The recent resignations of Wells Fargo board Chairman Elizabeth Duke and board member James Quigley drew criticism by Congress during the first hearing on Capitol Hill on Wednesday (March 11) about the bank's fake accounts scandal, Bloomberg reported.
“While Ms. Duke and Mr. Quigley have resigned, they must be held accountable for the dereliction of their duties as members of Wells Fargo’s board,” Rep. Maxine Waters, chairwoman of the House Financial Services Committee, said in a statement.
Duke and Quigley, who both resigned their board positions on Sunday (March 8), will appear for another congressional hearing before the House Financial Services Committee on March 25. Charles Scharf, chief executive officer and president of Wells Fargo, appeared before the committee on Tuesday (March 10).
“I believe that today the company has the right team and path forward,” Duke told lawmakers during the hearing. “This company must move forward.”
The Majority Staff report investigated Wells Fargo’s compliance with five consent orders that directed the board and management “to clean up the systemic weaknesses that led to widespread consumer abuses and compliance breakdowns.”
As board members, Duke and Quigley were tasked with making sure a plan was adequately implemented to handle risks. The report found that Wells Fargo’s board failed at that oversight and prioritized money over correcting the problems.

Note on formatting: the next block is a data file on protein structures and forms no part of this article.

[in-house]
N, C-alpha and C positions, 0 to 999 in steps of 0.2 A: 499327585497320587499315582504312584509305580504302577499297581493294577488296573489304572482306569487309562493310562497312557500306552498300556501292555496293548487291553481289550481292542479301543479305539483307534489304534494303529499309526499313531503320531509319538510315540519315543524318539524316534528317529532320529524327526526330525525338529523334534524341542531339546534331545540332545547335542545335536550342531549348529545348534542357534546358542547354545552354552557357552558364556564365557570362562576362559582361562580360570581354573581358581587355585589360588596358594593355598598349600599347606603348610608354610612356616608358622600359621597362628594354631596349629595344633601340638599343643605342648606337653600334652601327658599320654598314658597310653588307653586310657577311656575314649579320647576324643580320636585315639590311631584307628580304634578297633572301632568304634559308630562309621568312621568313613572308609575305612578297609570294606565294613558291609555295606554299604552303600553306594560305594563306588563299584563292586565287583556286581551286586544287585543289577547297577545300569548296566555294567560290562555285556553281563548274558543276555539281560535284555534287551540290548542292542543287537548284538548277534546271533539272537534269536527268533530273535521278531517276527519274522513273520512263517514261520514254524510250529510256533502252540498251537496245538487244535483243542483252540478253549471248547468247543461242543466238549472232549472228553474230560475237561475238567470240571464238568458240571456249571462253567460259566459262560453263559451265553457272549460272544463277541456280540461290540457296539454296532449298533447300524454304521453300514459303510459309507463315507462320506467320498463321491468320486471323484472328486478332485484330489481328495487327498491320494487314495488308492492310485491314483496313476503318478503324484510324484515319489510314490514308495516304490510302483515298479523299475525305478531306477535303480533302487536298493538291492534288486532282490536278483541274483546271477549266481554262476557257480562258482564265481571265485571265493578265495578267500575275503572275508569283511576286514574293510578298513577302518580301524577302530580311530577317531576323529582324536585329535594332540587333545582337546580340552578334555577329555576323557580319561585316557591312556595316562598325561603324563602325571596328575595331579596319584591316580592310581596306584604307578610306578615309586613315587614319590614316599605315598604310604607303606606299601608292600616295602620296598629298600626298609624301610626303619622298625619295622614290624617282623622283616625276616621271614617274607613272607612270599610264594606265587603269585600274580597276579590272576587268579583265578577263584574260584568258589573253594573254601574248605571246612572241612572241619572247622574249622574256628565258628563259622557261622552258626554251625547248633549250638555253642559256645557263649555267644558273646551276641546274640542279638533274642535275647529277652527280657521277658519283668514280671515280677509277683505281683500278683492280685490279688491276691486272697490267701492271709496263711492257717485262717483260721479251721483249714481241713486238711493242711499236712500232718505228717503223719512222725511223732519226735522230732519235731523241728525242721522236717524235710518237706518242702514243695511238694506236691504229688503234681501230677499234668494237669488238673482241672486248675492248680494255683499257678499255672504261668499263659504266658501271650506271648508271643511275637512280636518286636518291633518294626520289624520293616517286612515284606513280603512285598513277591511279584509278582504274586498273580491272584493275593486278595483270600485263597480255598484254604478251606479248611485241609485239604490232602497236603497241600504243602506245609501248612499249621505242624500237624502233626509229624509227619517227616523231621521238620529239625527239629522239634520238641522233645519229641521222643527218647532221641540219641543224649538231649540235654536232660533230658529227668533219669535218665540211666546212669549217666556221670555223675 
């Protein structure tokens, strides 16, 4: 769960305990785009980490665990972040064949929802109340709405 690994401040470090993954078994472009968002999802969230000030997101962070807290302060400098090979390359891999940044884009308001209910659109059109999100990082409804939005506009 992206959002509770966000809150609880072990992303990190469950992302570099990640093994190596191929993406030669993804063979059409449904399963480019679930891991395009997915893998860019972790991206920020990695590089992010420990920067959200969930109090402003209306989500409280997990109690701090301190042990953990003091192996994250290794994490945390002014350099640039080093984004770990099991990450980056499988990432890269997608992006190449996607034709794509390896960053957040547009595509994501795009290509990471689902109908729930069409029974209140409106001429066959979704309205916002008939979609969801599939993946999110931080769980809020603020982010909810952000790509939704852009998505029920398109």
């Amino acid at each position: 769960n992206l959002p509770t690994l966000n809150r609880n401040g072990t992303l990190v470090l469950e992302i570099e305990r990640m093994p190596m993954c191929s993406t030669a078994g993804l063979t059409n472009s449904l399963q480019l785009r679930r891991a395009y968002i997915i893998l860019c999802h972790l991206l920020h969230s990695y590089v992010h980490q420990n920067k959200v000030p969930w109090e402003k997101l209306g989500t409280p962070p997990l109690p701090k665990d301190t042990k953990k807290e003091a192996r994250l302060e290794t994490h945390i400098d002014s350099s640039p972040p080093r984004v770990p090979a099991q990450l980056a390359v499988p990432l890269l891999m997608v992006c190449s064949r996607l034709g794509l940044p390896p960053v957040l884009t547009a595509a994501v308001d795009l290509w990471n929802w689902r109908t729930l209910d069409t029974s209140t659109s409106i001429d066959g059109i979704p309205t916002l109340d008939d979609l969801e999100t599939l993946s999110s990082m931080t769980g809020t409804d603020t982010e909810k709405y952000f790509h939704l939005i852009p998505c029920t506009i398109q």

As a result of the bank’s failure to “correct deficiencies,” its customers were subjected to “racial discrimination, wrongful foreclosure, illegal vehicle repossession, and fraudulently opened accounts,” the report said.
The report also said investigations showed that the “attitudes and failures on the part of Ms. Duke and Mr. Quigley” were alarming.
Officials at the Consumer Financial Protection Bureau (CFPB) included Duke on letters about things the bank needed to address. She reportedly responded, “Why are you sending it to me, the board, rather than the department manager?” Officials took issue with her “see-no-evil mentality” and her neglect in providing oversight.
The report said Quigley “did not appear to understand the gravity of his board responsibilities.” When the Office of the Comptroller of the Currency sought a meeting with the bank’s directors to discuss “progress and accountability,” Quigley said he was “currently scheduled to be in the Galapagos Islands on these dates,” and that “the sense of urgency is surprising …”
Scharf took the helm of Wells Fargo in October and faced pointed questioning from lawmakers on Capitol Hill about past scandals, the roadmap forward and whether the bank is too big to fail — or even manage.